**Hui's Life**

There is not much information recorded about Liu Hui’s life. We know he lived in the kingdom of Wei which is now the Shansi province in north-central China. The kingdom came about after the Han Empire collapsed around 220 AD and lasted about 280 years. Liu Hui lived and did his work sometime within the 280 years the kingdom of Wei existed. He was one of the two great mathematicians of the ancient world.

**His Work**

Liu Hui was the first mathematician know to leave roots unevaluated, giving more accurate results rater than approximations. He expressed all his mathematical results as decimal fractions which are also known as metrological units. He provided a commentary to the mathematical proof that is identical to the Pythagorean theorem discovered more than 700 years before his life time. The figure drawn diagram was explained by Hui as “a diagram giving the relation between the hypotenuse and the sum and difference of the other two sides where one can find the unknown from the known.” Also, Hui remains one of the greatest contributors to empirical solid geometry nearly 2000 years after his death. For example, he found that a wedge with a rectangular base and both sides sloping could be broken down into a pyramid and a tetrahedral wedge along with thousands of other geometric discoveries.

Liu Hui studied much work during his lifetime. One of the most significant was the 9 chapters of the Jiuzhang suanshu. The oldest surviving and most important in the 10 ancient Chinese mathematical books. These books have become the basis for all modern mathematics. Hui revised, edited and added to these chapters which have been studied by many famous later mathematicians.

**Pi**

The most significant work of Liu Hui was his work with pi in chapter 1. Many mathematicians before him tried to find the exact value of pi but none were as accurate as Hui. Guesses before him were numbers such as the square root of 10 and simply the number 3. Hui came up with many formulas and used them on multiple sided polygons. The successful formula was much to long and complicated to show but there are steps he took. He found recurrence relation to express the length of the side of a regular polygon with $3(2^n)$ sides in terms of the length of the side of a regular polygon with $3(2^n^-^1)$ sides. This was achieved with the Pythagorean theorem. He came up with n = x, where x(element of the reals), $N=3(2^n)$, and a formula for p(n) which is much to complicated to explain (look at http://www-groups.dcs.stand.ac.uk/~history/Biographies/Liu_Hui.html if you are interested). When numbers for x were used Hui could determine the value or pi for a polygon with the $N=3(2^n^-^1)$ number of sides. Here are a few examples:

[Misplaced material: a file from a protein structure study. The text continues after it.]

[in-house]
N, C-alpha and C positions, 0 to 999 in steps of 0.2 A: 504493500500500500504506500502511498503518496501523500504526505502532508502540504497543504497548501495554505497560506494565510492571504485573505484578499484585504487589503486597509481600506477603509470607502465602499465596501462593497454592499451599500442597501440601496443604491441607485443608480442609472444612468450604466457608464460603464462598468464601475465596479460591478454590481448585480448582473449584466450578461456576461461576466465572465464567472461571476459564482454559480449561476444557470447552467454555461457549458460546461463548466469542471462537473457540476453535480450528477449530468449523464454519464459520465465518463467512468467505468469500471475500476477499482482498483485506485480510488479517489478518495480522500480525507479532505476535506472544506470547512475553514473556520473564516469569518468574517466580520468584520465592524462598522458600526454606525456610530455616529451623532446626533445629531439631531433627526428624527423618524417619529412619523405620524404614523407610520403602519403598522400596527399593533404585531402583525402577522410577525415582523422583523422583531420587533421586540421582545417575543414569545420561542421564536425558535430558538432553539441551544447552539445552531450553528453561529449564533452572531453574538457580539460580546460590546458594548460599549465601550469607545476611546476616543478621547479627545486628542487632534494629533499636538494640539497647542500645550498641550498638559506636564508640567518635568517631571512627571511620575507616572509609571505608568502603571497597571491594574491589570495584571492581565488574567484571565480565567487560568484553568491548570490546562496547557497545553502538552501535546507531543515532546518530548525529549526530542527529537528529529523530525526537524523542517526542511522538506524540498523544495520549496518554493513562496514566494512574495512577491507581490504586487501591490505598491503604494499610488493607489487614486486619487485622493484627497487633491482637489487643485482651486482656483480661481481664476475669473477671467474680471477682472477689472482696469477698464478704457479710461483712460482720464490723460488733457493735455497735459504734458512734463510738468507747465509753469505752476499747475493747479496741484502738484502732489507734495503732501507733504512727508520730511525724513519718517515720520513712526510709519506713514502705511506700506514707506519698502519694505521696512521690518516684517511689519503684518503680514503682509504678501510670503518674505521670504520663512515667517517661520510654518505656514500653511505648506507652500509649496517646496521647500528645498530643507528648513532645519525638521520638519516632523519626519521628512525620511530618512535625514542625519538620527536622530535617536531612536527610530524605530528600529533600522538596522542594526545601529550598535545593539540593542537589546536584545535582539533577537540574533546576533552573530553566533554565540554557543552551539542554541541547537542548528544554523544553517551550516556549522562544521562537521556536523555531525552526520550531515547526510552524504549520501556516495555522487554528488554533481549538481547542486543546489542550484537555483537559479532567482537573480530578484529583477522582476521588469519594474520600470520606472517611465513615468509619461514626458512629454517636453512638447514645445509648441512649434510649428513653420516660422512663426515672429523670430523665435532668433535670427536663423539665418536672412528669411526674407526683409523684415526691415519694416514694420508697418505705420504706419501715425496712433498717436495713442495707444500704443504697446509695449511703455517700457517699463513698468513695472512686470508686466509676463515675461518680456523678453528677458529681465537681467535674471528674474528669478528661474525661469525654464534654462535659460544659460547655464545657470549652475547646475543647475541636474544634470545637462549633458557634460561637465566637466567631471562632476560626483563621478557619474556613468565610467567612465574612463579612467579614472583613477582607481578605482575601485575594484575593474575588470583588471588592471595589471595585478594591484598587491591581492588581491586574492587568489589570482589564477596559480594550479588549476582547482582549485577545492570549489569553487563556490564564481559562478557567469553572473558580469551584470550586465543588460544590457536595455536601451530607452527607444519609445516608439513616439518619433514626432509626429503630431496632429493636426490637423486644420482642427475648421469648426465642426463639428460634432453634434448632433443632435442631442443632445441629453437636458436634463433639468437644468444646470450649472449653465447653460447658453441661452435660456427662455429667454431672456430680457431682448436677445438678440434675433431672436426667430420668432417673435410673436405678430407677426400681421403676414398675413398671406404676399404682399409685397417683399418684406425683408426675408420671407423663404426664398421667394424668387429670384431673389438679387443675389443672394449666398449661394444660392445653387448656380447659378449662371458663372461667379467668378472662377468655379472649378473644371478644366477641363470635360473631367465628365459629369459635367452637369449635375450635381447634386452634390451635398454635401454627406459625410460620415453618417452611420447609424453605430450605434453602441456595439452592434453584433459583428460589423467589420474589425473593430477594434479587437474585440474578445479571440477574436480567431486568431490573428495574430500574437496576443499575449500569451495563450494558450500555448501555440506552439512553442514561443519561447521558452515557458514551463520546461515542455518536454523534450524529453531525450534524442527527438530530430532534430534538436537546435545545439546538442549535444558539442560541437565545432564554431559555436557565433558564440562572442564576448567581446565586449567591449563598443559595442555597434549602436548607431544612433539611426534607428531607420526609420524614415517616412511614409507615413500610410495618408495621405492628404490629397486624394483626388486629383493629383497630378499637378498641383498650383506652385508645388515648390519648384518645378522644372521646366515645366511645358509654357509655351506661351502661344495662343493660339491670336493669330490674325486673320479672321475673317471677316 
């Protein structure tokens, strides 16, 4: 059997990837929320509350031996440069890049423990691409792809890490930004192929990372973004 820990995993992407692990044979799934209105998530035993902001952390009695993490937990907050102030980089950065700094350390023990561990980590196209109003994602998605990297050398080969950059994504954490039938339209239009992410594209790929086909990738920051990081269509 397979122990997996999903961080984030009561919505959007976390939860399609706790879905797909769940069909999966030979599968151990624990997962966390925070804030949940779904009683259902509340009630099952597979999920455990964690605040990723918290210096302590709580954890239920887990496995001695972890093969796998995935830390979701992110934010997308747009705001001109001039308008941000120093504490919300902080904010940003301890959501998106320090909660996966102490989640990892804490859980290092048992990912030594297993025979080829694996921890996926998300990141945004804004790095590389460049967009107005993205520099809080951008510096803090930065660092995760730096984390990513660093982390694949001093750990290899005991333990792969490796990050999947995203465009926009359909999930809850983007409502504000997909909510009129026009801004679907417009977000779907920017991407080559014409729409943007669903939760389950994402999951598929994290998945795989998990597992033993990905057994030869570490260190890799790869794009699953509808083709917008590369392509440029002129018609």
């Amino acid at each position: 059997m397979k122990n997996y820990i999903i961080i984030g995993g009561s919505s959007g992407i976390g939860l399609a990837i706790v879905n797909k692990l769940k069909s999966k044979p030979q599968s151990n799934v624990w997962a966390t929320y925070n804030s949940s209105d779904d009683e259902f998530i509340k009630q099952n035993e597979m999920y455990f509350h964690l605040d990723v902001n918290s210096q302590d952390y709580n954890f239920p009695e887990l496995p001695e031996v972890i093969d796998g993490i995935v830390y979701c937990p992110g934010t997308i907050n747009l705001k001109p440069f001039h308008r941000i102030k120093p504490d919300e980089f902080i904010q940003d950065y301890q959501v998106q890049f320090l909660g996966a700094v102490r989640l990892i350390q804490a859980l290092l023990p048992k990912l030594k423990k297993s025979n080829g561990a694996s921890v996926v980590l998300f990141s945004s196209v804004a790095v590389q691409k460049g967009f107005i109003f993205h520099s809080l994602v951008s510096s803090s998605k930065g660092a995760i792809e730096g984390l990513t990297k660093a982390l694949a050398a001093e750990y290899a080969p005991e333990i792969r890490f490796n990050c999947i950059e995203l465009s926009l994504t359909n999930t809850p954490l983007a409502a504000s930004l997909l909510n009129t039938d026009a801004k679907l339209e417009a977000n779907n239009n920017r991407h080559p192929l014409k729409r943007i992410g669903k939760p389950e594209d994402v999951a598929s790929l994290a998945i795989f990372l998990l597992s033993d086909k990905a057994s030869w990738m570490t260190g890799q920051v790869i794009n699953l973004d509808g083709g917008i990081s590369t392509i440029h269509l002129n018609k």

n = 1, N = 6, pn=1, N p_{n}/2 =3

n = 5, N = 96, pn=0.06543816562, N p_{n}/2 =3.141031950

n = 10, N = 3072, pn=0.002045307359, N p_{n}/2 =3.141592104

When he used n=3072 he had an output of 3.14159. This result is 1 number of the computer calculation.

**Then What?**

Much work was done with Liu Hui’s results after his death. His answers that we left in decimal fractions were later accurately calculated into full decimal expressions by Yang Hui more than 1000 years later. His other mathematical works included several problems related to surveying which are found in a separate appendix called Haidao suanjing. The book contained many practical problems related to geometry including the measurement of the Chinese pagoda towers. Liu Hui’s work came centuries before his time and he is still commonly referred to as one of the greatest mathematicians of all time.

Overall, nice work Mitch. The only thing I can say besides the fact that you stole my mathematician is your formatting needs a little work. You should make the mathematical equations that Lui Hui worked on stand out from the rest of your page. This would allow the reader to easily pick out major ideas in a snap. Other than that good job and no worries about the whole “mathematician thing,” I had not even started research on him.

ReplyOptionsA very well written article. You do a good job of showing how the ancient mathematicians were able to make discoveries before their importance was known and the discoveries were fully developed. Two suggestions though, one is that the word 'rather' is spelt incorrectly in the second paragraph and the second is that I think the article would benefit if you used the math editor to give your equations a little nicer look.

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